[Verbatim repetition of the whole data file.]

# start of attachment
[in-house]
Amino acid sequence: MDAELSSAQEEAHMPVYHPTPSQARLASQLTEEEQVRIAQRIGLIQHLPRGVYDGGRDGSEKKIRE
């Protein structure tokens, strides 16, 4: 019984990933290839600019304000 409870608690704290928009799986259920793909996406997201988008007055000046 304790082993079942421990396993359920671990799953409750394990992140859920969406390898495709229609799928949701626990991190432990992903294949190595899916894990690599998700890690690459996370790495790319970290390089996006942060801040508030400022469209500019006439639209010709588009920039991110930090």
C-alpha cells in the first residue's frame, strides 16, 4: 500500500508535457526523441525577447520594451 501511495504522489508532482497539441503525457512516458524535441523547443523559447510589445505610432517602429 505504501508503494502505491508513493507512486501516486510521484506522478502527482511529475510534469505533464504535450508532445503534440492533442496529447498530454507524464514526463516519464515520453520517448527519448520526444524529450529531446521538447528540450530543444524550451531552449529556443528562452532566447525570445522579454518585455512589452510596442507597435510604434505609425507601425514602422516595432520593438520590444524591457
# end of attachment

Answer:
[in-house]
Amino acid sequence: MDAELSSAQEEAHMPVYHPTPSQARLASQLTEEEQVRIAQRIGLIQHLPRGVYDGGRDGSEKKIRE
């Protein structure tokens, strides 16, 4: 019984990933290839600019304000 409870608690704290928009799986259920793909996406997201988008007055000046 304790082993079942421990396993359920671990799953409750394990992140859920969406390898495709229609799928949701626990991190432990992903294949190595899916894990690599998700890690690459996370790495790319970290390089996006942060801040508030400022469209500019006439639209010709588009920039991110930090």
C-alpha cells in the first residue's frame, strides 16, 4: 500500500508535457526523441525577447520594451 501511495504522489508532482497539441503525457512516458524535441523547443523559447510589445505610432517602429 505504501508503494502505491508513493507512486501516486510521484506522478502527482511529475510534469505533464504535450508532445503534440492533442496529447498530454507524464514526463516519464515520453520517448527519448520526444524529450529531446521538447528540450530543444524550451531552449529556443528562452532566447525570445522579454518585455512589452510596442507597435510604434505609425507601425514602422516595432520593438520590444524591457